I downloaded - and loved - Forgive Me, Leonard Peacock by Matthew Quick a few weeks ago, and I just finished downloading The Strange Case of Dr. Jekyll and Mr. Hyde by Robert Louis Stevenson to take on our upcoming roadtrip. My sons, now 16 and almost 20, say they've outgrown listening to audio books with us, but I still hope to entice them!

So, pop by the site, and sign up for their e-mail or text updates so you can find out which titles are being offered each week. I love this!

Teen/YA Review: UnSouled

The creepy cover on UnSouled, the third book in the Unwind series by Neal Schusterman, says it all: you are in for more fast-paced freaky future fun here! My husband, son, and I all love this dystopian series that spawned a new literary term, dystology, and book three continues to deliver.

I’m going to stick to a very vague and brief plot summary, for those people (poor souls) who haven’t yet read any of the Unwind series, so you can start at the beginning with Unwind, with no spoilers. The series takes place in the future, when a great war, The Heartland War, was settled with a document called the Unwind Accord. It states that life begins at the moment of conception, but that during the turbulent teen years, parents have the ability to “unwind” their unruly teens. New technology makes it possible to transplant every part of the human body so that technically, an unwound teen isn’t dead; they’ve just been redistributed. The novel is sprinkled with advertisements and paid political ads that give you an idea of just how far this society has gone: the latest law up for vote is designed to allow criminals to be unwound. You can see what a slippery ethical slope it all is.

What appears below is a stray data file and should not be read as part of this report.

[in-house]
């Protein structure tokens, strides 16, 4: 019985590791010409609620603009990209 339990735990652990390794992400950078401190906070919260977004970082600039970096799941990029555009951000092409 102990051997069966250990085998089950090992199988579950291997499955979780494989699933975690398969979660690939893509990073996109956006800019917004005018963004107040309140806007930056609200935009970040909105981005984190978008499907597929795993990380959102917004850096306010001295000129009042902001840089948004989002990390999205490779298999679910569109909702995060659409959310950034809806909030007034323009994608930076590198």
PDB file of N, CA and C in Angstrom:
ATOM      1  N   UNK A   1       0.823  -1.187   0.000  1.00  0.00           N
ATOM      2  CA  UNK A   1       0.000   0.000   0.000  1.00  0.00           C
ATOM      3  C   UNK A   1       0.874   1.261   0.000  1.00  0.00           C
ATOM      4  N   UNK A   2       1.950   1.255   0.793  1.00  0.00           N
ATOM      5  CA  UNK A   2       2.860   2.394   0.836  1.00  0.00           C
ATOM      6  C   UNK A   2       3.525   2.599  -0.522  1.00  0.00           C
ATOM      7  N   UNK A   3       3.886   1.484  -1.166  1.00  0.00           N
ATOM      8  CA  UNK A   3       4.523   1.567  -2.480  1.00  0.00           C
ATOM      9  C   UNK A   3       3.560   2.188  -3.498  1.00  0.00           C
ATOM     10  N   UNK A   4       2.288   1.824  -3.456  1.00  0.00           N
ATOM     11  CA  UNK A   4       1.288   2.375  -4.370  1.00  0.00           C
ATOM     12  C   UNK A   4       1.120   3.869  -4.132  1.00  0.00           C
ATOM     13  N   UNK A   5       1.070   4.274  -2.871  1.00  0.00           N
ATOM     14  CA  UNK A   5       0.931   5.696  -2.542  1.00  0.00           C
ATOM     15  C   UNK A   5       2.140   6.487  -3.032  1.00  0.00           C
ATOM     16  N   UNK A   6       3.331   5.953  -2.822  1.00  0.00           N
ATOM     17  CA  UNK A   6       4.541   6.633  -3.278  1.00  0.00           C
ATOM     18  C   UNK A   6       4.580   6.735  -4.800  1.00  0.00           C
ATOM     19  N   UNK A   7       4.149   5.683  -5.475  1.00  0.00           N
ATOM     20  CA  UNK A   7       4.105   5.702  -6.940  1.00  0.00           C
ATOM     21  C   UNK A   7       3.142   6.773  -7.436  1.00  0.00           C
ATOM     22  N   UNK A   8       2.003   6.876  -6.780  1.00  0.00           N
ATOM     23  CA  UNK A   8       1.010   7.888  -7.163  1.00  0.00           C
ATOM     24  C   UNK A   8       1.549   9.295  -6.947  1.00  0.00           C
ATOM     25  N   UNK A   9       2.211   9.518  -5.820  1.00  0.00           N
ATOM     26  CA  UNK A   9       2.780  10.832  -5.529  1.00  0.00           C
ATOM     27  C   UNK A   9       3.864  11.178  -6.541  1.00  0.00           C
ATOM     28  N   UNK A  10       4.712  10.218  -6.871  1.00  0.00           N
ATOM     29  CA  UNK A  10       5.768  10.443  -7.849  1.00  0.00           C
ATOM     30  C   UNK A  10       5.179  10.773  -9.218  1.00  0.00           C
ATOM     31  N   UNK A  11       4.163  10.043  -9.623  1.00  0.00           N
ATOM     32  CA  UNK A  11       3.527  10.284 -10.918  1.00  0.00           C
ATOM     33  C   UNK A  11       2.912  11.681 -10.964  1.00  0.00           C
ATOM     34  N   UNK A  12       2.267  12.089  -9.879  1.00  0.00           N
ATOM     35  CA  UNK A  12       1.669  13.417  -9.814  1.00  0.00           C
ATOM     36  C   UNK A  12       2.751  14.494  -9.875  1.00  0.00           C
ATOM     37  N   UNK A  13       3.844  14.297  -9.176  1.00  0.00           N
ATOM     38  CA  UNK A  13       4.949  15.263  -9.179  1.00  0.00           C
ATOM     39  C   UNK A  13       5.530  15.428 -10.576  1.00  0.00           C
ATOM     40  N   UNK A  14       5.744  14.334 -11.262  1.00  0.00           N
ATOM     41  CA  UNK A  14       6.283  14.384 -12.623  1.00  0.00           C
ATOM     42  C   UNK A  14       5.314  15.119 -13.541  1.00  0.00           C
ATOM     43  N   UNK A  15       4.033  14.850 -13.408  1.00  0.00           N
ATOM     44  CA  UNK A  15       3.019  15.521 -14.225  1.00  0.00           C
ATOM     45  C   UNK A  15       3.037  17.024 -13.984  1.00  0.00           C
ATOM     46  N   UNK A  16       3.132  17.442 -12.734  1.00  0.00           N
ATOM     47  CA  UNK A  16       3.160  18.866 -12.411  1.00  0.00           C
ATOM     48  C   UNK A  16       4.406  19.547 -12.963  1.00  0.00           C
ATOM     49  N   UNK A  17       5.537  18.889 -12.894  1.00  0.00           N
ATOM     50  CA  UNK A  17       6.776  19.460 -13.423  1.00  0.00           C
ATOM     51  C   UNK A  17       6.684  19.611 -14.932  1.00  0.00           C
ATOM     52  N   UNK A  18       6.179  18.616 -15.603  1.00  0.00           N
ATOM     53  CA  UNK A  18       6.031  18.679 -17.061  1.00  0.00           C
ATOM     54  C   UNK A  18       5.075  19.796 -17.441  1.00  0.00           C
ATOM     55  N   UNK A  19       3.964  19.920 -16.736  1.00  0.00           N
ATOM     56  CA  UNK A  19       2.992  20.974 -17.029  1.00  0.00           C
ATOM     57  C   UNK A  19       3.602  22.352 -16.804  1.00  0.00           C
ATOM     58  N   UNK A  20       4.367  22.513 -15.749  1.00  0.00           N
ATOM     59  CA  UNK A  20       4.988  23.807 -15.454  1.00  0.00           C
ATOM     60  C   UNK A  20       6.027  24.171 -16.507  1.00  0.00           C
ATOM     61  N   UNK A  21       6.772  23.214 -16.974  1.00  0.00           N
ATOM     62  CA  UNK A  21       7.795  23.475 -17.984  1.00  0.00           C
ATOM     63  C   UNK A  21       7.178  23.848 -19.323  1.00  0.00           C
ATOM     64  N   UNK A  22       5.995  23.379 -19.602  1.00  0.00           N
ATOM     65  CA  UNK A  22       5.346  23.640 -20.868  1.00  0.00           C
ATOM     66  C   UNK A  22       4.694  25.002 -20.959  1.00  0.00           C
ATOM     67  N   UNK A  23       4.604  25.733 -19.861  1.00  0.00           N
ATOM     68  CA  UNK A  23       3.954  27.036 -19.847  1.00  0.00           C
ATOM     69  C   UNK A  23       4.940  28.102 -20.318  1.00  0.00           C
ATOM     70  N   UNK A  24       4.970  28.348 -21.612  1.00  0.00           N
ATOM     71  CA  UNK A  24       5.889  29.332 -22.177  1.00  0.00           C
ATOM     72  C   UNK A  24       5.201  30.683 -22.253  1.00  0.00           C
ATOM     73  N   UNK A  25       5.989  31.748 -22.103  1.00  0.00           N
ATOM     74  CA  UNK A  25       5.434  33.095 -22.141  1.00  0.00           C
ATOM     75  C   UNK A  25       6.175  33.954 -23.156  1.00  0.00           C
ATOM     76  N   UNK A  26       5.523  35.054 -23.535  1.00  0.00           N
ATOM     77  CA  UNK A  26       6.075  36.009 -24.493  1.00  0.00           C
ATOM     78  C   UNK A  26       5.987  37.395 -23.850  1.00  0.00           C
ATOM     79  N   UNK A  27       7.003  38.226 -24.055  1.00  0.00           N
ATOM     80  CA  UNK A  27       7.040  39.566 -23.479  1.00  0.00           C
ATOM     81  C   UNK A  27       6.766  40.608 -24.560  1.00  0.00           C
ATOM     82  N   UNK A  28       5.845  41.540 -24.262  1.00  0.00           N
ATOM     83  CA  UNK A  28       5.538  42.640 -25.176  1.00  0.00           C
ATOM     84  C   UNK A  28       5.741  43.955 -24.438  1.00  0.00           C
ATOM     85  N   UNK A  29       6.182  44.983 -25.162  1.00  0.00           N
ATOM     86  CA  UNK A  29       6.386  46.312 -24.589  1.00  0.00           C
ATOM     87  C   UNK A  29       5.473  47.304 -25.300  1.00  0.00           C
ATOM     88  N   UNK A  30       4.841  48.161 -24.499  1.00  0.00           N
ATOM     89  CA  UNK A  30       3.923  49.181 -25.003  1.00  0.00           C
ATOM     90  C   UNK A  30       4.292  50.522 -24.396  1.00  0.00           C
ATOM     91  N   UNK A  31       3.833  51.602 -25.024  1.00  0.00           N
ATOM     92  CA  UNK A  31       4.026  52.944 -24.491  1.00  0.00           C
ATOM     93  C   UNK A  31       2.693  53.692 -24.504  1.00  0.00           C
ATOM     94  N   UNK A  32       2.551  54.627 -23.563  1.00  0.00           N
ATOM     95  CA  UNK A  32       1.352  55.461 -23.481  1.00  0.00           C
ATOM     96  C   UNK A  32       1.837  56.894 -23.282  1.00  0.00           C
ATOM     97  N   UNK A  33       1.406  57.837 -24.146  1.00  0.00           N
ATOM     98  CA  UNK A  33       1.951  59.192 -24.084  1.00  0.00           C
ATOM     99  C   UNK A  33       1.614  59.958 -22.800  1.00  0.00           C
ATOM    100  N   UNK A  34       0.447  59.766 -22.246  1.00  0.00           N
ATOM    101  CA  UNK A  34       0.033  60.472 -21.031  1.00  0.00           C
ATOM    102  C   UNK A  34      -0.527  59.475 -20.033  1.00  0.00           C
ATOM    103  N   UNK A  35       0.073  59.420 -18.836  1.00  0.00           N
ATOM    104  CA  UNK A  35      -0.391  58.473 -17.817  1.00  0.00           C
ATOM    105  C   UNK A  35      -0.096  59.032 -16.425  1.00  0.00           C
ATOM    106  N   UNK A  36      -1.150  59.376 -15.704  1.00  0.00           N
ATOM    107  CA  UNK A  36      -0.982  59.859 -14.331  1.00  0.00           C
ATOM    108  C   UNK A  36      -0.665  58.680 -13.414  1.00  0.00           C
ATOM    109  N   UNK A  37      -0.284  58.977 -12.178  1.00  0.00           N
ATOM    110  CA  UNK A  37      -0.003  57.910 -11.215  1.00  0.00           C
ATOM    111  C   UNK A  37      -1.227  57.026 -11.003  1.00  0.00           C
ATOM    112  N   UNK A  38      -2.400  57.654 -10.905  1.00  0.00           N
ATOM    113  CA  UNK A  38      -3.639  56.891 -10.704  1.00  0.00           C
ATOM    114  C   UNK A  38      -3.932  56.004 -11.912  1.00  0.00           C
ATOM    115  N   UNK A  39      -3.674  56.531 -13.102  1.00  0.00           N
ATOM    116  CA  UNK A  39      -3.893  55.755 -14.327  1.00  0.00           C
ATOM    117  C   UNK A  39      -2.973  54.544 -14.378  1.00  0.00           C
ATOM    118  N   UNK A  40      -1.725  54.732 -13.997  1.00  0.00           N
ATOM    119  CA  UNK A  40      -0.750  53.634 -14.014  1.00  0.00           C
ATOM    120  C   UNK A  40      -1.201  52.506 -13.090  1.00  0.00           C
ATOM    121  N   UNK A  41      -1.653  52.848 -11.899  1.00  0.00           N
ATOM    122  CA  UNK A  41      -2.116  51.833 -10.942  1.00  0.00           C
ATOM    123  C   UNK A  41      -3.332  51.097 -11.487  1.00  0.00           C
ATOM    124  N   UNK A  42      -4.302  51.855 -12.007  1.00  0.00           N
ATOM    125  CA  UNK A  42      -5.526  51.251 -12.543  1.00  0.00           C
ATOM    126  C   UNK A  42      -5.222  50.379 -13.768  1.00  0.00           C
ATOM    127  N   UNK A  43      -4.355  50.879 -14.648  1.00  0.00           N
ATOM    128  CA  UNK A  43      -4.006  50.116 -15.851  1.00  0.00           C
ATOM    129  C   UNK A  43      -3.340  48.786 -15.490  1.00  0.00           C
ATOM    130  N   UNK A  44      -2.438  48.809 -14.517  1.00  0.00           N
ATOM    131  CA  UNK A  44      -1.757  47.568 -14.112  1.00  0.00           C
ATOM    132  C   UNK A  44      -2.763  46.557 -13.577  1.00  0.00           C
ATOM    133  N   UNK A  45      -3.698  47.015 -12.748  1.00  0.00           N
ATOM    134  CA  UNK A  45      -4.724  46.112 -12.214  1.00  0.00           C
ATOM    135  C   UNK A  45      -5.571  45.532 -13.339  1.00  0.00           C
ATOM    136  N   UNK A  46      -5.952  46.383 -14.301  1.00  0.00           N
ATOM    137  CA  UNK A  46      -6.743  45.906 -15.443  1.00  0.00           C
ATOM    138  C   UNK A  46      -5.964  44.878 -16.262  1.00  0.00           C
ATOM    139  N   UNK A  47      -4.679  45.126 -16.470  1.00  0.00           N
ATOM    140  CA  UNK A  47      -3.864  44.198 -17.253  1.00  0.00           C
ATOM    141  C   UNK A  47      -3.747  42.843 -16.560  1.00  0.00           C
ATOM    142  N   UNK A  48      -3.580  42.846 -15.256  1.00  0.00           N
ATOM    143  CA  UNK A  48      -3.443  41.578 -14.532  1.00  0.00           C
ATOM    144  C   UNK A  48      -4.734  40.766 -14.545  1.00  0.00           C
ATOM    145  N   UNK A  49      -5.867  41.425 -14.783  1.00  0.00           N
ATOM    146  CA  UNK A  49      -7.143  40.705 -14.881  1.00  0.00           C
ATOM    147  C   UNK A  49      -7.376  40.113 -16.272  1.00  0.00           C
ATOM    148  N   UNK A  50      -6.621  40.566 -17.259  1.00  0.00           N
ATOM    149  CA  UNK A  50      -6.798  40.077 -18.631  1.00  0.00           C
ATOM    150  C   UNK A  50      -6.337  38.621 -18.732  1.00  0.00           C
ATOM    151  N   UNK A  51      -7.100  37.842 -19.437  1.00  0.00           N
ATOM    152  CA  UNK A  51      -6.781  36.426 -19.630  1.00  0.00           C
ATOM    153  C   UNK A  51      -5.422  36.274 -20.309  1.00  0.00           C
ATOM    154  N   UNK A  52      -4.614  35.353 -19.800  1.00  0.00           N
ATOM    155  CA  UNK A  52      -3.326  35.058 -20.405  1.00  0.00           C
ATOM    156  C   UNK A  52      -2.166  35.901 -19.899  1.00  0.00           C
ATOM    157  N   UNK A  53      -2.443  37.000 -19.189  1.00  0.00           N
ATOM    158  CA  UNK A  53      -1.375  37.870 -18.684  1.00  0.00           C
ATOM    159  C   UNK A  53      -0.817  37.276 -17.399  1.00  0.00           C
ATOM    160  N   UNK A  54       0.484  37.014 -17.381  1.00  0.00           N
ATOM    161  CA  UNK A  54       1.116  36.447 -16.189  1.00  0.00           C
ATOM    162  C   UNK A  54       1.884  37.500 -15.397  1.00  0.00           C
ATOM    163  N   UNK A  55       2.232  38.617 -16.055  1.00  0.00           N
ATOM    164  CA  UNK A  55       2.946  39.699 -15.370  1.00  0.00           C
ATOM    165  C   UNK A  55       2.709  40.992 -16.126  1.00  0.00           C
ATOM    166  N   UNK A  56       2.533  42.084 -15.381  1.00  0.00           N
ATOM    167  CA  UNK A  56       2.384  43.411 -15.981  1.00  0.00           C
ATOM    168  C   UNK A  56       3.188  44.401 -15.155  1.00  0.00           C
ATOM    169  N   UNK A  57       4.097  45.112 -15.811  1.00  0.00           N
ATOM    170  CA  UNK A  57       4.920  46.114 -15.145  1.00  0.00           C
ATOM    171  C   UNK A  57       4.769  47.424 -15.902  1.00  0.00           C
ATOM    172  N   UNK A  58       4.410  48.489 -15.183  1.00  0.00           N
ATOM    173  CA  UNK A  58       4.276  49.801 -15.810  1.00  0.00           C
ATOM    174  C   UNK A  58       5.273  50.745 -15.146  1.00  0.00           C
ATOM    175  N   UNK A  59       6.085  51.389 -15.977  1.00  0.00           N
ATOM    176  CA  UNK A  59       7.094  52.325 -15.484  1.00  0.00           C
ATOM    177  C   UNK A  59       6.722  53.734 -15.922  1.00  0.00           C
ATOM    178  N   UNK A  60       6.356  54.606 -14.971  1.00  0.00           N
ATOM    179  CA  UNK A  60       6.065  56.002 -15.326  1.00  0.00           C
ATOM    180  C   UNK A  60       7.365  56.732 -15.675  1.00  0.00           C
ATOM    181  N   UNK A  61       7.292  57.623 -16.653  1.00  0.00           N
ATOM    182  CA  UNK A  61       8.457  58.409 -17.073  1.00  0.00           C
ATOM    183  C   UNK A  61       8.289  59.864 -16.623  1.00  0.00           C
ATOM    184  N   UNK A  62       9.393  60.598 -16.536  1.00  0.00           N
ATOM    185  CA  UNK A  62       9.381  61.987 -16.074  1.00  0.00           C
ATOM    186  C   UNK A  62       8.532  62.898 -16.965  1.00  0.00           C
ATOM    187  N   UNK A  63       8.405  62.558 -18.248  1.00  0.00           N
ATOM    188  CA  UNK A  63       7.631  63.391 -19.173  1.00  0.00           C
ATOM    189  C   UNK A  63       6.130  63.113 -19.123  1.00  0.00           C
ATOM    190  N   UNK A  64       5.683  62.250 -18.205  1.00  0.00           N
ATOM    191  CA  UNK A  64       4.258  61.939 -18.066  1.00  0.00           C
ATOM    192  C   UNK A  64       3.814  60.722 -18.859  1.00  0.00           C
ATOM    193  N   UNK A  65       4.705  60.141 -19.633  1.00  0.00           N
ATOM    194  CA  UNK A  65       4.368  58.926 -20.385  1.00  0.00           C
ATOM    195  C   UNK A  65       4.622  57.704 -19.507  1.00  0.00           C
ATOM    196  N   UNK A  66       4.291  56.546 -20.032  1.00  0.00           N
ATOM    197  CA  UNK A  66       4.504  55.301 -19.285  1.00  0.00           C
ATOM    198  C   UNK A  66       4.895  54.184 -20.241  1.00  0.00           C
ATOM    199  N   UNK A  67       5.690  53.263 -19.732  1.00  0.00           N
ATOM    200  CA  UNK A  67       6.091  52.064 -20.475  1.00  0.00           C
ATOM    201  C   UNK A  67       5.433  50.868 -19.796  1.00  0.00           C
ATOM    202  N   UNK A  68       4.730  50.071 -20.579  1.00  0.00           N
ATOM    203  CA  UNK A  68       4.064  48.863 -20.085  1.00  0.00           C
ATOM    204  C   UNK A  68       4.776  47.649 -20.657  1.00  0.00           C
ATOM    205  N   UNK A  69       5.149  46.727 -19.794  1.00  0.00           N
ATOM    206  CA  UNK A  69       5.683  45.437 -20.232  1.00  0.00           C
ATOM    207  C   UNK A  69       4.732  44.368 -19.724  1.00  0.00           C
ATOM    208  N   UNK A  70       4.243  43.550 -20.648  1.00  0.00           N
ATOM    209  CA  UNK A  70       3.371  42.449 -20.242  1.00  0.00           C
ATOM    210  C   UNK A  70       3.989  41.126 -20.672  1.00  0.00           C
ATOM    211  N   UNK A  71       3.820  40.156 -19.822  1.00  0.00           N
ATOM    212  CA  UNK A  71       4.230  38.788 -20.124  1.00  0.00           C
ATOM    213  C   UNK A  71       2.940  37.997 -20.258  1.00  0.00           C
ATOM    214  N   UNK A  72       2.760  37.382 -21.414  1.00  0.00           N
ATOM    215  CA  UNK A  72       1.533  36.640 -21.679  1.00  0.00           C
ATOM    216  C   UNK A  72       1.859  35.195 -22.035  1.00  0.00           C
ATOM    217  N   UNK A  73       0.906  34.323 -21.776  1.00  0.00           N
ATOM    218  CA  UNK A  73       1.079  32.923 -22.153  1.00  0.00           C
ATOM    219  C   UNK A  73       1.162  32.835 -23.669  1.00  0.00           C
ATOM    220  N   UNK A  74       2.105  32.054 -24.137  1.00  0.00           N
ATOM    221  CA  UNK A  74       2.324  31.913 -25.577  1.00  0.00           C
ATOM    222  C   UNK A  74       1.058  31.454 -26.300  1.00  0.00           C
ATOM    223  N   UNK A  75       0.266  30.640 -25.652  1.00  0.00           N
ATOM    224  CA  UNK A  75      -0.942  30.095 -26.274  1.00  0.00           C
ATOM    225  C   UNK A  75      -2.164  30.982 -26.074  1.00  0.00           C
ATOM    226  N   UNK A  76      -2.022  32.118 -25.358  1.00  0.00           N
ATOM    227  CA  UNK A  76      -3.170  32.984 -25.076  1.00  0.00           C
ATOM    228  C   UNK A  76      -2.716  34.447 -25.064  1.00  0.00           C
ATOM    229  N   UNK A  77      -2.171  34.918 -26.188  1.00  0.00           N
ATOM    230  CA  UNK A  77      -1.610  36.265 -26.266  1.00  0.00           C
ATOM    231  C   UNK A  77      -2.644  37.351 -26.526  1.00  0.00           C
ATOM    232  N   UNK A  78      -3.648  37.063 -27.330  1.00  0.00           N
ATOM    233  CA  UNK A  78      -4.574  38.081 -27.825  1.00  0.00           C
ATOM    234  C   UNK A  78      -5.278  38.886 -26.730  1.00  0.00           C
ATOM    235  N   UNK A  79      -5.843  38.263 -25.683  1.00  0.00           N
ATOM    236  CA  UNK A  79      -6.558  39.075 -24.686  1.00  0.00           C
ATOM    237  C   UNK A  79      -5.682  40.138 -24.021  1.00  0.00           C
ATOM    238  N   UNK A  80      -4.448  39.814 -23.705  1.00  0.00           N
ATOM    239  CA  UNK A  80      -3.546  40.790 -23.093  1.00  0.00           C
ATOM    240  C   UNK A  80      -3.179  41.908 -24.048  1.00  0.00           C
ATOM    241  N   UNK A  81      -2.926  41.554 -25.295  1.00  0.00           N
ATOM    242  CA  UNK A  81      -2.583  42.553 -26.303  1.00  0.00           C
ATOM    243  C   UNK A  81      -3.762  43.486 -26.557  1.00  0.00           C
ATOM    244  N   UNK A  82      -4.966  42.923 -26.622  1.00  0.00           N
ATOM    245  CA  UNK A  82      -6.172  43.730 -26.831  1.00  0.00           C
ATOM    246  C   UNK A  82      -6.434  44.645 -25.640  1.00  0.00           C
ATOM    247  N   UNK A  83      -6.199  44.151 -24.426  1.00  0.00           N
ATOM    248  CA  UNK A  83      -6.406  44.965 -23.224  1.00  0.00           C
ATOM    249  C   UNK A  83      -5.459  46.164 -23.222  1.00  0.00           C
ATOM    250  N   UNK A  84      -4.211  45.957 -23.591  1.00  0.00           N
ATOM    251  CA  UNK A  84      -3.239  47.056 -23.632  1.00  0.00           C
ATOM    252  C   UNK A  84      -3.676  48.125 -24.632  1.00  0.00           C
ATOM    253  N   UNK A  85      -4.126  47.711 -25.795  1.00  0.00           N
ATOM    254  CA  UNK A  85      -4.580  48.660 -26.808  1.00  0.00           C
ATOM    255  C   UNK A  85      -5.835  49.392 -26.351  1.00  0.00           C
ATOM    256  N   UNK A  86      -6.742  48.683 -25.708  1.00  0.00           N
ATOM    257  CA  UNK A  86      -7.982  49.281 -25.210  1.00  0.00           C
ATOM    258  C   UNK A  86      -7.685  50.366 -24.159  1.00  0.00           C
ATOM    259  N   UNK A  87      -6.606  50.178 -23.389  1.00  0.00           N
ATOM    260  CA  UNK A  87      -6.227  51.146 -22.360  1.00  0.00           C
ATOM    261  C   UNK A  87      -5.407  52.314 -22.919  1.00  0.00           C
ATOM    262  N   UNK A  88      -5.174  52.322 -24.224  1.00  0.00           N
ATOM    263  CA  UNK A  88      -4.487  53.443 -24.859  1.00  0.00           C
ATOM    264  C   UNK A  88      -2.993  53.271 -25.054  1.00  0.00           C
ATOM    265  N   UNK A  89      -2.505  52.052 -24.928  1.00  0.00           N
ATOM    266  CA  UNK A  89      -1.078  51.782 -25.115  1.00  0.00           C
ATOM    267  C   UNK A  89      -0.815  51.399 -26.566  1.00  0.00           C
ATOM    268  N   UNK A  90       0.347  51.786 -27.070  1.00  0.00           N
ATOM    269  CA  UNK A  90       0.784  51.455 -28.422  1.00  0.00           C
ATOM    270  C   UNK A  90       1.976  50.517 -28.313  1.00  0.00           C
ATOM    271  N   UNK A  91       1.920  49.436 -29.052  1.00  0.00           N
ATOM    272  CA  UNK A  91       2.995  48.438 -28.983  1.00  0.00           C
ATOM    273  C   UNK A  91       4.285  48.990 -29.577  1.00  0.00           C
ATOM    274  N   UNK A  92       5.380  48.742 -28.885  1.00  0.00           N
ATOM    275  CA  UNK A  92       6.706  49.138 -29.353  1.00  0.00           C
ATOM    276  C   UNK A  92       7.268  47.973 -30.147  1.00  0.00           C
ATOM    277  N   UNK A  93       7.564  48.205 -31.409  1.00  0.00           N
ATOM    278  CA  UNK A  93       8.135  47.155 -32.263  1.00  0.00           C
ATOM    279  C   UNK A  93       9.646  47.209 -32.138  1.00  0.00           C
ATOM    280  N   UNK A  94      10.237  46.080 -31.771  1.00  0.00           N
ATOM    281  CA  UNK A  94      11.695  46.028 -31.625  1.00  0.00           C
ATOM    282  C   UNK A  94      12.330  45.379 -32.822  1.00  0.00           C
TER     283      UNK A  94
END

Within this chilling future landscape, the main characters of the series are all teens who were designated for unwinding but managed to escape and band together. Connor, Lev, and Risa are all familiar characters from the very first book, with other kids highlighted in this book who were introduced in book 2, as well as Cam, a very unique teen who is a product of this brave new world. They are all still being chased by the authorities and are looking for places where they can stay safe, while also trying to figure out how to bring about the demise of unwinding once and for all. In this third book, we also meet the original inventors of the technology that made unwinding possible, a husband and wife team who were appalled at how their unique technology was used.